'It's gone haywire': When COVID-19 arrived in rural America

An empty road leading towards a rural countryside of Dawson, Ga., is seen on Friday, April 17, 2020, in Dawson, Ga. Of the 20 counties with the highest death rate in America, six of them are in rural southwest Georgia, where there are no packed skyrise apartment buildings or subways. Other out-of-the way places so far unscathed by the pandemic might believe, like many in Dawson once did, that the virus won't find them out there. But ambulances rushed along country roads, fields and farms in either direction, carrying COVID-19 patients to the nearest hospital, for some an hour away. 

Over the last two months the coronavirus pandemic has brought our nation’s largest and most powerful cities to their knees. But as curves show signs of flattening in many urban areas and governors have begun the process of “reopening” their economies, new hot spots are emerging in places such as southwest Georgia, the Navajo nation and in and around meat-packing plants in Iowa and the Texas Panhandle.

Rural communities such as these lack the health-care infrastructure and financial resources of larger cities. At the same time, they’re home to older and sicker populations, more likely to suffer serious complications or death due to the virus. That’s why governors reopening their economies prematurely are not only misguided but could end up driving the devastation of rural America.

Long before people started falling ill and businesses started shutting down due to the novel coronavirus, rural America was already suffering. There are many indications that rural communities had not fully recovered from the Great Recession. As of last year, employment in non-metro counties had not yet returned to pre-2008 levels. Data also show that since the last recession virtually all new business growth has been concentrated in the 20 largest metropolitan counties. Overall rural counties have been steadily losing population for more than a decade now.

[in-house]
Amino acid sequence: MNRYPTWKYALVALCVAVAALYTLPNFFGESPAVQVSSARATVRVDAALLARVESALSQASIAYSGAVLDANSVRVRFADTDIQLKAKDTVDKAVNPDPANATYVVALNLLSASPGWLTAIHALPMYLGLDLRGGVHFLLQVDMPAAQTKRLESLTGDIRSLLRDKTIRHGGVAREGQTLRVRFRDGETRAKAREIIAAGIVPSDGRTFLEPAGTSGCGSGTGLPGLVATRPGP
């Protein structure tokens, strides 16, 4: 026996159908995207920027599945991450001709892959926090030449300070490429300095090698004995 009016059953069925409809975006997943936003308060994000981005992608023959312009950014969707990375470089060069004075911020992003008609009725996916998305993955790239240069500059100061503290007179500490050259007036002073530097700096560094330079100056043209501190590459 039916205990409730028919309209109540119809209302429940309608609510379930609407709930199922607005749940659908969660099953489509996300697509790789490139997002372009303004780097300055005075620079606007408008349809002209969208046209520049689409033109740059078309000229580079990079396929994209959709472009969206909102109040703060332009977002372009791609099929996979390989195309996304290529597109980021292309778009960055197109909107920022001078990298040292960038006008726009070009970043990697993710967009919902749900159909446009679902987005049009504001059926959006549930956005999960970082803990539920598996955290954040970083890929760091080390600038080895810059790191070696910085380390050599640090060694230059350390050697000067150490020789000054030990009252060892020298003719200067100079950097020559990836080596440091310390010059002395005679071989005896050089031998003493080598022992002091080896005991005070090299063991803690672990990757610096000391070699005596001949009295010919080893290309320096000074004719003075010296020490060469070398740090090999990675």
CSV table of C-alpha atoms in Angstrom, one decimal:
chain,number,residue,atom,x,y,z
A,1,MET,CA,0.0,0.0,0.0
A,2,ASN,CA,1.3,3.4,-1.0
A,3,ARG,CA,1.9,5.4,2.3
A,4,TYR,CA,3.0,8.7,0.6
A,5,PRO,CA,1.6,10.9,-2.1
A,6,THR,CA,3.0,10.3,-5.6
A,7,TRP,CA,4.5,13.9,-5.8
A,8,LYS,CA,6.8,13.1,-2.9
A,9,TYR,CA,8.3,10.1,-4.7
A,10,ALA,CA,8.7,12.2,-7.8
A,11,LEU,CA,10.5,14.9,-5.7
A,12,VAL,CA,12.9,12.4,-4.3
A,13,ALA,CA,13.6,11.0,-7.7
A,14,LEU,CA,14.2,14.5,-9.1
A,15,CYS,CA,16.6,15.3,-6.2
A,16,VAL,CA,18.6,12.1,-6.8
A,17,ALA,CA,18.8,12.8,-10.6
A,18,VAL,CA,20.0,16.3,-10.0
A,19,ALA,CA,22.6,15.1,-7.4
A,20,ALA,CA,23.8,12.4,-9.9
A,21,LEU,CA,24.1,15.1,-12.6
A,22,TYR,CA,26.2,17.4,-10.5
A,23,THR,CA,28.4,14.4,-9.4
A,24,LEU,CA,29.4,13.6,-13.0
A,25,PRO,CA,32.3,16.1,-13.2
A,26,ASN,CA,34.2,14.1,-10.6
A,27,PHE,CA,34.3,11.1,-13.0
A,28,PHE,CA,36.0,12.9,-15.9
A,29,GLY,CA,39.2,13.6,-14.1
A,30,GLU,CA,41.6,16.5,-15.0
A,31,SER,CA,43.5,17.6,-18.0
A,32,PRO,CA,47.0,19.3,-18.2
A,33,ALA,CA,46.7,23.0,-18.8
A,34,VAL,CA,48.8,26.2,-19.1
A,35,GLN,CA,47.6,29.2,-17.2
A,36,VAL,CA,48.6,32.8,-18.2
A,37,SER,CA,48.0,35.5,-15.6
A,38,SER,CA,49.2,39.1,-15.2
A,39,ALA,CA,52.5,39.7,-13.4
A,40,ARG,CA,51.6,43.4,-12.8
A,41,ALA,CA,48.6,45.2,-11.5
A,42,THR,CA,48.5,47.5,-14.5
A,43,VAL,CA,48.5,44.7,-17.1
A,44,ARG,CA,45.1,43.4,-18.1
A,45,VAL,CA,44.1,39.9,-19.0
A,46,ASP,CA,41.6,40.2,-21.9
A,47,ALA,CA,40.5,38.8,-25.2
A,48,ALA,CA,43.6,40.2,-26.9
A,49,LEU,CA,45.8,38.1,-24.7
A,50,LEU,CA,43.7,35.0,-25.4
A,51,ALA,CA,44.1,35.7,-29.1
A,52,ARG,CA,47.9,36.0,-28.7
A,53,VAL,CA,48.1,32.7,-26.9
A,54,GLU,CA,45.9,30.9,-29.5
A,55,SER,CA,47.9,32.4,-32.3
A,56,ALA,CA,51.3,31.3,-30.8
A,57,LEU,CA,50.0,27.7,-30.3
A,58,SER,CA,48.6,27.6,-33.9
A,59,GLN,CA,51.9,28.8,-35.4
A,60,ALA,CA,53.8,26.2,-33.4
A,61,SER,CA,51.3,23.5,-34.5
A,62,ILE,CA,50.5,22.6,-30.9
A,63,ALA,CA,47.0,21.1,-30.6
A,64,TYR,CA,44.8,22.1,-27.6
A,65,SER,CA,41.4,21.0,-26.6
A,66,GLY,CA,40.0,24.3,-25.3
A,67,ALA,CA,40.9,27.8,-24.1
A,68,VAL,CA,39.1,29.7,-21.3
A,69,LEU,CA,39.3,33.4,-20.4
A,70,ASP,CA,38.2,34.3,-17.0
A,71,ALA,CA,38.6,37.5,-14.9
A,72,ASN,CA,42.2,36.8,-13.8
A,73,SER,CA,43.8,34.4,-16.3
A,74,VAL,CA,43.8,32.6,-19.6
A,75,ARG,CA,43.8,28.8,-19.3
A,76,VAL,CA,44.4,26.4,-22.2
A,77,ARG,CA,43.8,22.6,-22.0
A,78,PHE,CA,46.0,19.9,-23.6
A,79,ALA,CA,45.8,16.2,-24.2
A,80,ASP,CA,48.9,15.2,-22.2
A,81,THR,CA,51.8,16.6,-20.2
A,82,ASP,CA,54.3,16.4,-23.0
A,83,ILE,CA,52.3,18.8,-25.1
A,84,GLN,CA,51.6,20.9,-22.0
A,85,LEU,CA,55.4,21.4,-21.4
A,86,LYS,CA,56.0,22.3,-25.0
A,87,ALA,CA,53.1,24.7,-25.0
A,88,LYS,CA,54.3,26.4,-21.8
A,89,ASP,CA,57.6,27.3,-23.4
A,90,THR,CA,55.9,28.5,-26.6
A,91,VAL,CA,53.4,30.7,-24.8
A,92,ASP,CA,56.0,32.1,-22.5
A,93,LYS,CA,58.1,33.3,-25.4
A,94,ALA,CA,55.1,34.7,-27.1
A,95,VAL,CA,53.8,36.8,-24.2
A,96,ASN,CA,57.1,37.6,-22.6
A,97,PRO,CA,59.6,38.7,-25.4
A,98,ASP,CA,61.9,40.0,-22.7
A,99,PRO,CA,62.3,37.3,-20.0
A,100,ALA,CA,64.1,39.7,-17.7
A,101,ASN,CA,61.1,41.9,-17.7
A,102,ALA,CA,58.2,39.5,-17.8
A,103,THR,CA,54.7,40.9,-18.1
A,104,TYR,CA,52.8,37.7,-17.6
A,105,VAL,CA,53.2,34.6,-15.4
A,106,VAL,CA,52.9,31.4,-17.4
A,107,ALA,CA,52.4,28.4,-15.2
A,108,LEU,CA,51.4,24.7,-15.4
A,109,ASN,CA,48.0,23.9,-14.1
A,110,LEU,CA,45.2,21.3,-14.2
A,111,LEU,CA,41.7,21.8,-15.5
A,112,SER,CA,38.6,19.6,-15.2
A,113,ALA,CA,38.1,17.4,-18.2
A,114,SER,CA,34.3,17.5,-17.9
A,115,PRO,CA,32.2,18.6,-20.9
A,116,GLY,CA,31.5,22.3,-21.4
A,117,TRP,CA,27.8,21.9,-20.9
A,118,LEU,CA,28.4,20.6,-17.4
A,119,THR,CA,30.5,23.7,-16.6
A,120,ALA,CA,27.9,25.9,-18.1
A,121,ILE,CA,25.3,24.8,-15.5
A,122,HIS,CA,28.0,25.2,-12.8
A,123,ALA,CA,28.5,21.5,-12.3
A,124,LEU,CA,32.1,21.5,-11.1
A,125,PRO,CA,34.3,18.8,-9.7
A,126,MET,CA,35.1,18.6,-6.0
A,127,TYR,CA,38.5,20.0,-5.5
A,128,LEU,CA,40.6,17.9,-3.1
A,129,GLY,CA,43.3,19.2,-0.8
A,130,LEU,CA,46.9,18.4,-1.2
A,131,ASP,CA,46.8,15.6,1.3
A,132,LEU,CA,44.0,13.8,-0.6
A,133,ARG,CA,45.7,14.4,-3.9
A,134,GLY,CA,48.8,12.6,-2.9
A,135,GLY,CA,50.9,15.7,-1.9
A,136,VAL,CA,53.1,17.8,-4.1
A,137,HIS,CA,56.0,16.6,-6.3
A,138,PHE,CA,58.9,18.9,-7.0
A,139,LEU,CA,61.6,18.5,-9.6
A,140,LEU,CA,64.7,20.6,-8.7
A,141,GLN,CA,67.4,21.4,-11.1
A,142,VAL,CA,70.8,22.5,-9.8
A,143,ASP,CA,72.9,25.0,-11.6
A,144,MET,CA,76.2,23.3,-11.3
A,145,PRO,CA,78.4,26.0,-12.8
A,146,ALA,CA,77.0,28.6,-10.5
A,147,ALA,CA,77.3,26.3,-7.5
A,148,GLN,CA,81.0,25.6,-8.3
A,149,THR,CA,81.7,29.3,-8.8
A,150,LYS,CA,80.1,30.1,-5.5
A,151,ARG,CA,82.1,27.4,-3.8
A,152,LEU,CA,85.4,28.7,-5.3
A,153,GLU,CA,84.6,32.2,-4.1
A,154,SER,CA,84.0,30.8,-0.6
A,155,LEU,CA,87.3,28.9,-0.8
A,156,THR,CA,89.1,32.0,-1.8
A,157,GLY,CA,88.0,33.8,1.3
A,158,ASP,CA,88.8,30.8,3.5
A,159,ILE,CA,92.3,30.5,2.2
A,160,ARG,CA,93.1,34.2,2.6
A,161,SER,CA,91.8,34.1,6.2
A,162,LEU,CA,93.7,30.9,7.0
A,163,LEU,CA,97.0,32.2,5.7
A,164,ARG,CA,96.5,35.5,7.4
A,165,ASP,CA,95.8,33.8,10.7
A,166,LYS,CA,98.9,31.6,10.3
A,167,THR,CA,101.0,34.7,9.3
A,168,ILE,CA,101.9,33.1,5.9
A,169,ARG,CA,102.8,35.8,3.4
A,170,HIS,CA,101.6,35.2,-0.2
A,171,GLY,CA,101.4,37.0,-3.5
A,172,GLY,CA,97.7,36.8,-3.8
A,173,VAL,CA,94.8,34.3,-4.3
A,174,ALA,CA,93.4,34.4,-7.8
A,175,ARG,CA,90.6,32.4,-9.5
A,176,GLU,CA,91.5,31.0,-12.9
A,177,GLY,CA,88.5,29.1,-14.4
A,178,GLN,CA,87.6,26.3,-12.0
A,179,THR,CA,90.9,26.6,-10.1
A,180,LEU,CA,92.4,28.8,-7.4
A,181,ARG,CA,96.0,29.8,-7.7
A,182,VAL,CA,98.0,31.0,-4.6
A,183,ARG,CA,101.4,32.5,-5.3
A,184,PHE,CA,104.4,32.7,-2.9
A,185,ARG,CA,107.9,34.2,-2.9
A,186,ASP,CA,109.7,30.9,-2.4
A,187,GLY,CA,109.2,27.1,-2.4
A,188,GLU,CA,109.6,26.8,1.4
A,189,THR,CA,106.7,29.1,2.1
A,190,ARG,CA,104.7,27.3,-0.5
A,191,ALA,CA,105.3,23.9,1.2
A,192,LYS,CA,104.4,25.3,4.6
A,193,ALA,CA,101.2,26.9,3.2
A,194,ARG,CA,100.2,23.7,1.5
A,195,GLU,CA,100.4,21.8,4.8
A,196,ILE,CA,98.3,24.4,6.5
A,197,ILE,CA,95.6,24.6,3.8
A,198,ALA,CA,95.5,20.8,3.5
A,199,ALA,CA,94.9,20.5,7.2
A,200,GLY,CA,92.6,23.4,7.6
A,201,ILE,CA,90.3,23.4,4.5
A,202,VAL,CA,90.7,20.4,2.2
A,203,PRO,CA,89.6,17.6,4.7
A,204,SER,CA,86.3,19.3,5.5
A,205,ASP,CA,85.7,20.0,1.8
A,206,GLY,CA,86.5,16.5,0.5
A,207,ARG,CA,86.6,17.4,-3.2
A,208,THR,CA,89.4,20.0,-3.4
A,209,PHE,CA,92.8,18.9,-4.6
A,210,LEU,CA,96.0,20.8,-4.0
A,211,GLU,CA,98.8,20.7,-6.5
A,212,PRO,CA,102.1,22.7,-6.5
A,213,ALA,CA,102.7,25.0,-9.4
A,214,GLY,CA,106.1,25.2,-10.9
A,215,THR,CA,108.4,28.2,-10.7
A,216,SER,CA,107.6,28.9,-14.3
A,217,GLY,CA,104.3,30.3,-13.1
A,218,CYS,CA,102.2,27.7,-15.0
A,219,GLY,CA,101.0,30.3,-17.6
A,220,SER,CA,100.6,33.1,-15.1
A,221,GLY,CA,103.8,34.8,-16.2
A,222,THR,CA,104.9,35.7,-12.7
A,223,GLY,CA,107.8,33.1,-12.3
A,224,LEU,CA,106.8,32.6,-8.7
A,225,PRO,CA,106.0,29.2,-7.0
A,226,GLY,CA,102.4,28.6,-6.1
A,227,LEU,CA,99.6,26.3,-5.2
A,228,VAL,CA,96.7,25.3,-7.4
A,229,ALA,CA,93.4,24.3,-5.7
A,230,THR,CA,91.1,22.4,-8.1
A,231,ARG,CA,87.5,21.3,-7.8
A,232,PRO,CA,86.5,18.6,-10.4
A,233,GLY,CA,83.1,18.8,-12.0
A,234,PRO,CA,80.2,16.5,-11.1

At the same time, rural communities have long been experiencing a health crisis. Roughly 170 hospitals in rural communities have closed in the last 15 years, leaving rural Americans with fewer and fewer health options. Due to the longstanding economic crisis in these communities, along with many states’ refusal to expand Medicaid, hospitals in rural areas have struggled.

Hospital closures put undue burden on rural residents. As it becomes more difficult to access health care, resident must travel farther for care. An estimated 8.6 million people live more than a 30-minute drive from their nearest hospital. Rural areas are already experiencing issues with transportation, which only adds to this burden. Even in places that still have hospitals, many provide only basic care and lack the ICU beds necessary in treating serious COVID-19 cases.

These challenges have become even more acute in certain places. Many rural communities, especially in the West, are home to large aging populations who can be more at risk of contracting the virus. Meanwhile, much of the South is home to predominantly African-American rural communities. In these communities, structural and environmental racism create conditions leading to residents suffering more chronic health conditions, which make them more susceptible to the coronavirus. Many Native American communities are struggling with a lack of running water and sewer, which makes it difficult to combat the coronavirus.

In all likelihood, the pandemic will only compound the dual economic and public health crises that many rural communities were already experiencing. But rural America is being dealt an even more devastating blow by governors in states such as Georgia, South Carolina and Oklahoma, beginning to reopen their economies while cases are still on the rise in rural areas. These decisions to reopen businesses before the public health threat has passed show a clear disregard for human life.

As states begin deliberating when to reopen their economies, they must exercise caution because the country has not taken appropriate steps to stem the rapid rise of confirmed cases. It is not too late for the White House to impose a national stay-at-home order to prevent community transmission. Another step is ramping up testing and the production of personal protective equipment so that the essential workers and health-care providers can do their job safely and effectively.

The pandemic is hitting rural America after more than a decade of neglect. Elected officials largely looked the other way while hospitals shuttered, jobs disappeared and people were forced to move away. However, by reopening the economy prematurely, governors are now inflicting direct harm on the millions of rural Americans who have been denied the resources to handle the crisis as well as their big city counterparts.

If governors allow the pandemic to infect rural America at New York City levels, it is quite possible we will no longer have a rural America.

Olugbenga Ajilore is a senior economist at the Center for American Progress. His expertise includes regional economic development, macroeconomic policy and issues in diversity and inclusion.

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